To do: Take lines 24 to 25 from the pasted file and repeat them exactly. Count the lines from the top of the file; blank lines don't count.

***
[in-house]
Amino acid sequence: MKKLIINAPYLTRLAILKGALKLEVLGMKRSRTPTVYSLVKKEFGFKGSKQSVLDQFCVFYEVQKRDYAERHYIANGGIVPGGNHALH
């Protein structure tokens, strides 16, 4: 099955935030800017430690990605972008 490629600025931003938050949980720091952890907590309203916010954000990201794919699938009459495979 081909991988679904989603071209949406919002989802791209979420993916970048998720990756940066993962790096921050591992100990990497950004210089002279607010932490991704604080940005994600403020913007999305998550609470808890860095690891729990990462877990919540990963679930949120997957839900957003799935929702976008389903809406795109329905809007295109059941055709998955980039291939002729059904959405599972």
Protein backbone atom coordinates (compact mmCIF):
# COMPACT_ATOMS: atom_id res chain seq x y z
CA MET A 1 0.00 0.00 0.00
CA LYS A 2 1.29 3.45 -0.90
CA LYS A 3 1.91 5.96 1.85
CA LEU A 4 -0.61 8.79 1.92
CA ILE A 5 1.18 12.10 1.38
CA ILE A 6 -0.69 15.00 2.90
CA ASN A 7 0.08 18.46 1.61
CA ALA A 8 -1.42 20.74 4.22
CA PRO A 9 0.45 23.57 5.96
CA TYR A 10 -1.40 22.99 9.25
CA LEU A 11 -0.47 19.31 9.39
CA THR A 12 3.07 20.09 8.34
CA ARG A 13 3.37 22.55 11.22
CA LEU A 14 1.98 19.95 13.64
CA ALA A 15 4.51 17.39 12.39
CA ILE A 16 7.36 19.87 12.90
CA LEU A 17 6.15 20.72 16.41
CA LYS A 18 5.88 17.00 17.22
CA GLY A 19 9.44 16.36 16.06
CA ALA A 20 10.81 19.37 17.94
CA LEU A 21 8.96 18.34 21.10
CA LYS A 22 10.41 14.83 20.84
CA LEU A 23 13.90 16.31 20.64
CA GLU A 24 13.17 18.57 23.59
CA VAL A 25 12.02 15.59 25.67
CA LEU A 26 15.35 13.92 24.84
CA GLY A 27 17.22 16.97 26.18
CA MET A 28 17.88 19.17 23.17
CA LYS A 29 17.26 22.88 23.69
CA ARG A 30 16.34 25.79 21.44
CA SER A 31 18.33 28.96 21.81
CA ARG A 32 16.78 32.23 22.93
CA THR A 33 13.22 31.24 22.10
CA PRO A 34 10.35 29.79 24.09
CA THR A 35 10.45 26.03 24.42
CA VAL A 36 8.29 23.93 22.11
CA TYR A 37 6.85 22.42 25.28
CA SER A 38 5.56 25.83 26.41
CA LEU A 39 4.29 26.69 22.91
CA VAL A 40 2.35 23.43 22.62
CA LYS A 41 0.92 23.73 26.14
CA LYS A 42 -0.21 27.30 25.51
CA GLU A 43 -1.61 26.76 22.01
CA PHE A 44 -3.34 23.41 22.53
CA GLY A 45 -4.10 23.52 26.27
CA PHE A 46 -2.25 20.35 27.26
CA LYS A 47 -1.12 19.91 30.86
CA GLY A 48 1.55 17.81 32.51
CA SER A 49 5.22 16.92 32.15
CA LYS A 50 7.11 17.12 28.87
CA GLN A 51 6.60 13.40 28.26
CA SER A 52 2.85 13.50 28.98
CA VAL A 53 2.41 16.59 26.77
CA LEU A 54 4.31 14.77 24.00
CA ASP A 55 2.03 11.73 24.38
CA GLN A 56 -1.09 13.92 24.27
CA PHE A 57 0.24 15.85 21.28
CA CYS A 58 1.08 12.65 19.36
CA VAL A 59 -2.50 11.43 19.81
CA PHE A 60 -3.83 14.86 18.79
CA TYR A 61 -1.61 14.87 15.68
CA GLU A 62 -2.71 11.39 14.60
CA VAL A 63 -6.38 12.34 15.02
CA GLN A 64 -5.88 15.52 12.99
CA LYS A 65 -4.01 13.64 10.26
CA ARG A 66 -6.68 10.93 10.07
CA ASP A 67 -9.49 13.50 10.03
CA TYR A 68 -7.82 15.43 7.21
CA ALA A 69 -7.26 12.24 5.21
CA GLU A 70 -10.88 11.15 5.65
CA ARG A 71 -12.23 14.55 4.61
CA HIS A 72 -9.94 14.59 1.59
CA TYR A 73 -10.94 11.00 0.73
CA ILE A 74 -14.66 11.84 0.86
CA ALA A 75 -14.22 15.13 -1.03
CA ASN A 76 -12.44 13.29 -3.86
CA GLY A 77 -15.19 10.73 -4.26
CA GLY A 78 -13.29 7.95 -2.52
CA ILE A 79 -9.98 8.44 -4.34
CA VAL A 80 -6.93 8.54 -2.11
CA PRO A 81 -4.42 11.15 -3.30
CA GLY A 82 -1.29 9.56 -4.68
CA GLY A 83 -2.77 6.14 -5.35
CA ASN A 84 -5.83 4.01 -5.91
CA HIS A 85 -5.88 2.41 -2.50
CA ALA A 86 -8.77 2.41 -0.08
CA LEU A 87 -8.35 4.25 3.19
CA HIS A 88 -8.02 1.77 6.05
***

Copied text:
CA GLY A 19 9.44 16.36 16.06
CA ALA A 20 10.81 19.37 17.94